Our community-based, participatory early intervention programme was found to be feasible and acceptable to facilitators (‘expert-parents’) and enrolled families, although notable barriers to access were identified including geographical spread of participants and poverty, making transport a substantial challenge for many families. Despite these challenges, over three-quarters of families had satisfactory attendance of 6 or more modules. Family engagement with the programme was high, with groups running at maximum capacity depending on the availability of facilitators and location of residence. Caregivers reported that they felt services were more accessible, an important benefit of the programme given the widespread paucity of services for children with disability in LMICs . Whilst efforts were made to run groups as locally as possible to families, due to the large geographical spread they often still had to travel some distance. Creating a sustainable delivery platform with more geographically diverse facilitators, would increase access and attendance to the programme and facilitate a local network of peer support for families. However capacity for ongoing mentoring by trained therapists is an important consideration in scale-up to ensure maintenance of high fidelity programme delivery, as highlighted in previous literature .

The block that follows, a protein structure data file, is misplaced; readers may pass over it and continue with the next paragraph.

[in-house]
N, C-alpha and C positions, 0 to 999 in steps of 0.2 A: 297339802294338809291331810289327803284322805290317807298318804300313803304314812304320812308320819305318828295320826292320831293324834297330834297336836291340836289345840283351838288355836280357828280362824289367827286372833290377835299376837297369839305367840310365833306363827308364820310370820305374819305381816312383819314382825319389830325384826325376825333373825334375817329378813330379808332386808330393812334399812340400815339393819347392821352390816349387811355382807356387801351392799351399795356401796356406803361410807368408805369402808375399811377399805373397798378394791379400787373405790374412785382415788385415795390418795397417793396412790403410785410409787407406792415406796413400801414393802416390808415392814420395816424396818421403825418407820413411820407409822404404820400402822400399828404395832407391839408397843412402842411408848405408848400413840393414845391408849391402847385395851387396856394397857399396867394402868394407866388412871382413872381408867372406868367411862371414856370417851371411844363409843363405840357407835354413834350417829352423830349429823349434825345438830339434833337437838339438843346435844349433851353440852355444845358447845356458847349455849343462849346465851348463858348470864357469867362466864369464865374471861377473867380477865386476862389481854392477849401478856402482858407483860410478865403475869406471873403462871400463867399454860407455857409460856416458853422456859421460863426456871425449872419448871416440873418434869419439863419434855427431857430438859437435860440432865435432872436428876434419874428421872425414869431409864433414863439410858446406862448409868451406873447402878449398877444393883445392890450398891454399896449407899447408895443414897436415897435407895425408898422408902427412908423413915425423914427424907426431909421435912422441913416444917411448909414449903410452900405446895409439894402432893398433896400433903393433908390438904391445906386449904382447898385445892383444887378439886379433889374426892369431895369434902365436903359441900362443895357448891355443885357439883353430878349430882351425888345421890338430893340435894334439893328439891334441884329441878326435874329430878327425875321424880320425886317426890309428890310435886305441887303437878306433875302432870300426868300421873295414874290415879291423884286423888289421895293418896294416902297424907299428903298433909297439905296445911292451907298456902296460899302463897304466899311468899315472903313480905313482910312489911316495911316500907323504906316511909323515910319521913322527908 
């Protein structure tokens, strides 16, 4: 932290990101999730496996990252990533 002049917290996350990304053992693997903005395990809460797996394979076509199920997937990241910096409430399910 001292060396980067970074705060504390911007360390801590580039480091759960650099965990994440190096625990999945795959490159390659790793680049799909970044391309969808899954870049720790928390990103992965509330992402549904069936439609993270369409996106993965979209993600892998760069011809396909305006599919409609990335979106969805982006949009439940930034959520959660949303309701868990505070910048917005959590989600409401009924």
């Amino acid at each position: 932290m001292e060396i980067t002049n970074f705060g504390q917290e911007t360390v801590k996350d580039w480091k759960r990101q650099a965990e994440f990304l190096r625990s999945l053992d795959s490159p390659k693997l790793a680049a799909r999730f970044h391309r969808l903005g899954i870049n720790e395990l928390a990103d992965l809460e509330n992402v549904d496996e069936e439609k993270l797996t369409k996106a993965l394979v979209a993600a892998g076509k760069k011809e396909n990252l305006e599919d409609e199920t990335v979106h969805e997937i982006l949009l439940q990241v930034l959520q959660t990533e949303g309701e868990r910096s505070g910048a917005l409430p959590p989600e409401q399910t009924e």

Existing literature shows that caregivers of children with developmental disabilities report more negative experiences than caregivers of children without developmental disabilities, and that this is exacerbated in low-income settings . This includes caregiver mental health problems such as depression and anxiety [30–33]. Previous work in Uganda found that mothers faced substantial social, emotional and financial difficulties, and stigma , which can lead to social exclusion . A significant improvement in family quality of life was seen in the pre-post evaluation with the largest effects in social and emotional functioning. This was supported by caregivers reporting an increase in their knowledge, confidence and skills to care for their child, and a change in their attitudes and that of family members, reducing emotional stress and self-stigma. Improved community engagement has also been seen in earlier pilot work in the capital city of Kampala  and in the evaluation of a similar programme in Ghana . Caregivers (the vast majority being mothers) reported that the programme empowered them to care for their child, access services, and tackle stigma. This empowerment has the potential to address gender inequality which can have wide-ranging positive impact on children and their families. In addition, the proportion of children with moderate-severe malnutrition reduced following completion of the intervention, which is important due to the widespread issue of poor nutrition in this population and the fact that development can be further impaired by this . The reduction was not significant, although as nutritional status would commonly worsen over time in children with developmental disabilities, this still may represent positive impact. Caregivers also reported that feeding had improved after obtaining skills through the programme.